According to three Indian sources, India is concerned about Britain’s potential levy on imports of high-carbon items such as steel and wants a mechanism in their proposed free-trade agreement (FTA) to resolve concerns resulting from such a policy.

Britain began talks with domestic stakeholders earlier this year on measures such as a possible carbon border tax, which may replicate the European Union’s carbon border adjustment mechanism (CBAM).

According to Indian officials, India now wants measures in the draft FTA that bind Britain to undertaking bilateral discussions with New Delhi if a CBAM-like measure is imposed.

The idea is to ensure the India-UK deal is future-proof, and something like CBAM can act as a new tariff barrier in the future,” one of the officials said.

According to two UK officials, the proposal is “unfair” since no decision has been made on whether to implement such a step.

The EU’s CBAM, the world’s first tax policy on cheaper imports of foreign polluting items, began in October, prompting concern among trade partners such as India, which intends to challenge it in the World Trade Organization.

The three Indian government sources declined to be identified since the trade talks with the UK are private. An emailed request for comment from India’s commerce ministry was not returned.

The British Department for Business and Trade said “The UK and India continue to work towards an ambitious trade deal that works for both countries. We have always been clear we will only sign a deal that is fair, balanced, and ultimately in the best interests of the British people and the economy.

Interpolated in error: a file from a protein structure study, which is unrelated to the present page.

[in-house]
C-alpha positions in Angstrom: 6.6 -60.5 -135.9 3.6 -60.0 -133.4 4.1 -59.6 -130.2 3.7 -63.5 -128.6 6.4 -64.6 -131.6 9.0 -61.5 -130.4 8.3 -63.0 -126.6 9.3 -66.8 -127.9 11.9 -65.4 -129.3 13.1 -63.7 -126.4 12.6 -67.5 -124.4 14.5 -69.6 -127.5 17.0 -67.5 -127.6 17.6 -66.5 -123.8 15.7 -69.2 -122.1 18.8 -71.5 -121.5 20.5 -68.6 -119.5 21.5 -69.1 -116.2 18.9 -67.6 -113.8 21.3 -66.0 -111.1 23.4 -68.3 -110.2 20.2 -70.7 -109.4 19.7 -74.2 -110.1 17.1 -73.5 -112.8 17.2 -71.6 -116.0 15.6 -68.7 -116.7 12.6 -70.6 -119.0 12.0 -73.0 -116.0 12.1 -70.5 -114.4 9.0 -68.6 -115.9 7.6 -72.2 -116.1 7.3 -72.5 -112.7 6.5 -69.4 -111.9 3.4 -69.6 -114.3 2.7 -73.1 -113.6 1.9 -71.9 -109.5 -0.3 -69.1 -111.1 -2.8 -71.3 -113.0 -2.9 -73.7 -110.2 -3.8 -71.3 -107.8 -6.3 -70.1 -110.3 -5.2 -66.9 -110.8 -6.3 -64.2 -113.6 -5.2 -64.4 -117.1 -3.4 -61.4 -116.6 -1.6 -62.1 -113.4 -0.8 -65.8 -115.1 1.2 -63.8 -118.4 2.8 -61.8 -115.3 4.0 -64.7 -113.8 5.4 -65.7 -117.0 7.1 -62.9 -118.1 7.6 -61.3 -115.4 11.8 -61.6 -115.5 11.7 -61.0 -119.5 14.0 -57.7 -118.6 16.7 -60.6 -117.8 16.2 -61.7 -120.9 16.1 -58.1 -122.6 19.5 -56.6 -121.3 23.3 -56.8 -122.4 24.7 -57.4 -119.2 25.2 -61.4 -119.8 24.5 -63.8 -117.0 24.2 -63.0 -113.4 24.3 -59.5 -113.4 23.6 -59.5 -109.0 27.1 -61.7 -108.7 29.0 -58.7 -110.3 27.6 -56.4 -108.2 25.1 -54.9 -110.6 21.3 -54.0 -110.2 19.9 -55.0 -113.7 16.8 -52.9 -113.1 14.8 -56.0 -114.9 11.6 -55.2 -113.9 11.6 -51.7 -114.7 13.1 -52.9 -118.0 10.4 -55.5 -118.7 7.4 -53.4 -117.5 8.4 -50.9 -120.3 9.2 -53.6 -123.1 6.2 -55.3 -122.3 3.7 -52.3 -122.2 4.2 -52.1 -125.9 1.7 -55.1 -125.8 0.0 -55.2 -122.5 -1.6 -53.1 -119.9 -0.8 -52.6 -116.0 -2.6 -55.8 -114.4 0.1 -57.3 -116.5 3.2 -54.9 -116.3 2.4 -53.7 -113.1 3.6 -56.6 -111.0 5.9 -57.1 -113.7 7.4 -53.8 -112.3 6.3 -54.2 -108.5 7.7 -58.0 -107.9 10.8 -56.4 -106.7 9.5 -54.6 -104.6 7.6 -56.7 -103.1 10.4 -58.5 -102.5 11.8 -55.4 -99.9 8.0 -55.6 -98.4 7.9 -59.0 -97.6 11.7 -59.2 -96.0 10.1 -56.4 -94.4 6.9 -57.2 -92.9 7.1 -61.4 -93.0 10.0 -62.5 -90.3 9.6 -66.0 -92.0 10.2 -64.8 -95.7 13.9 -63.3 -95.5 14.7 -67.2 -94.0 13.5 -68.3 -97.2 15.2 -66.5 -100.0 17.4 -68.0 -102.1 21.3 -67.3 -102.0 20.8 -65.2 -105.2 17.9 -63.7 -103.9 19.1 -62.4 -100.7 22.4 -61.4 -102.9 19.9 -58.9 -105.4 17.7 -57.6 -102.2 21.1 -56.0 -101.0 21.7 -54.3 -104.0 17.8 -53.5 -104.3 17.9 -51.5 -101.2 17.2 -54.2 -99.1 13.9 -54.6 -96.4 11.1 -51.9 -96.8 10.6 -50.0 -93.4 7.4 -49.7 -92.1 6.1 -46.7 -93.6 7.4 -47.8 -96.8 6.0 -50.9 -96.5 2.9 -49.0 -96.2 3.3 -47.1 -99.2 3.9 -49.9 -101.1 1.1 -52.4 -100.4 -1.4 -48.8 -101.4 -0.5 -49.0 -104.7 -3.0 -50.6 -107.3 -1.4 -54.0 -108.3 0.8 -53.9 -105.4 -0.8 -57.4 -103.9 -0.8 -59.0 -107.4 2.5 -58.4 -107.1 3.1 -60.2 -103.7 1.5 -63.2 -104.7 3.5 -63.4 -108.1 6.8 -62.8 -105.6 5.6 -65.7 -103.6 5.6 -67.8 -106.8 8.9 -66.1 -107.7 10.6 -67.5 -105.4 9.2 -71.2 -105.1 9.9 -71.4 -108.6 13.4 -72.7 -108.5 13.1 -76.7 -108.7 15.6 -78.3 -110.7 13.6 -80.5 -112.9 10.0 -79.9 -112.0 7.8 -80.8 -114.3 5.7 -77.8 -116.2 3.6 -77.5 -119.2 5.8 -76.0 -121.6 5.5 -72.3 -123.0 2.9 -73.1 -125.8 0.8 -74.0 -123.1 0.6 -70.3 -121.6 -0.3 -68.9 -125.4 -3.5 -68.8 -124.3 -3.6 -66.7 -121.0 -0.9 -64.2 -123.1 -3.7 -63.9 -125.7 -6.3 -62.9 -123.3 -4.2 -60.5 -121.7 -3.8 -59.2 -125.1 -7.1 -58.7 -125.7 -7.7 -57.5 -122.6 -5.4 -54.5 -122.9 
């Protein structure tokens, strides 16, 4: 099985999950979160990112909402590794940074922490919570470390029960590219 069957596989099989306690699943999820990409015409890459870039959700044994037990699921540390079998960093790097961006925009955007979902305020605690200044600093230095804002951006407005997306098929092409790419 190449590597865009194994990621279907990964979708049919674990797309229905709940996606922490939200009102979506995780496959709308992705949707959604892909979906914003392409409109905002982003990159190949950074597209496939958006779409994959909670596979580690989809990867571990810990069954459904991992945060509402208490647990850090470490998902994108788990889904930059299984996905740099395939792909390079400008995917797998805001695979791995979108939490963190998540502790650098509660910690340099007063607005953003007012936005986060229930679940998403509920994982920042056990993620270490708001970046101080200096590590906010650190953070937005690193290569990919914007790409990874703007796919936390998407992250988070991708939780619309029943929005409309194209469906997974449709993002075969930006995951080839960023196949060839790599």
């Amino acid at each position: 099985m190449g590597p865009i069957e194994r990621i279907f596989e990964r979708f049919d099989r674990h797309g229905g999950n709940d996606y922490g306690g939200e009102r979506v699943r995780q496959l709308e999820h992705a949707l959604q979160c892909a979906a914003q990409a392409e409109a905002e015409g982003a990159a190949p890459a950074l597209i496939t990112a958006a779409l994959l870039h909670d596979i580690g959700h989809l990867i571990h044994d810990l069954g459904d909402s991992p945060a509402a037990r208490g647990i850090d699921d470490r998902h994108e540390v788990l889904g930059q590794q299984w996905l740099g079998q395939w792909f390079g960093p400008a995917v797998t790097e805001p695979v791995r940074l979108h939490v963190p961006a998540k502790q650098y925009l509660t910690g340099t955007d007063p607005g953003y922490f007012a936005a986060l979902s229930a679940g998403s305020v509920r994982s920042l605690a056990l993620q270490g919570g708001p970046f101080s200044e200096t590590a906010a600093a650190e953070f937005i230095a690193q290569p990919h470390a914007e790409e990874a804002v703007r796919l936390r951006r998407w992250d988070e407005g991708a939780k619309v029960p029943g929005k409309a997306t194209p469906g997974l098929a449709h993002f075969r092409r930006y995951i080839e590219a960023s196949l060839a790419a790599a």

The India-UK FTA discussions have met multiple stumbling blocks throughout negotiations, and the ambitious accord has now been postponed by more than a year from its prior date.

What is a Carbon tax?

It is a kind of polluter pays tax. It imposes a tax on the production, distribution, and use of fossil fuels according to the amount of carbon released during combustion. It is a low-cost method of reducing greenhouse gas emissions in the environment. It’s similar to a Pigouvian tax. It is founded on the notion that “polluter pays.” A carbon tax’s ultimate purpose is to limit, and ultimately abolish, the usage of fossil fuels.

The carbon tax will change for various fuels since the carbon content of each fuel varies. The quantity of carbon dioxide emitted is proportional to the carbon content of the fuel. The British Thermal Unit (Btu) heat unit will be used to calculate fuel taxes. It will not be determined by weight or volume. This is done to promote the usage of environmentally friendly fuels.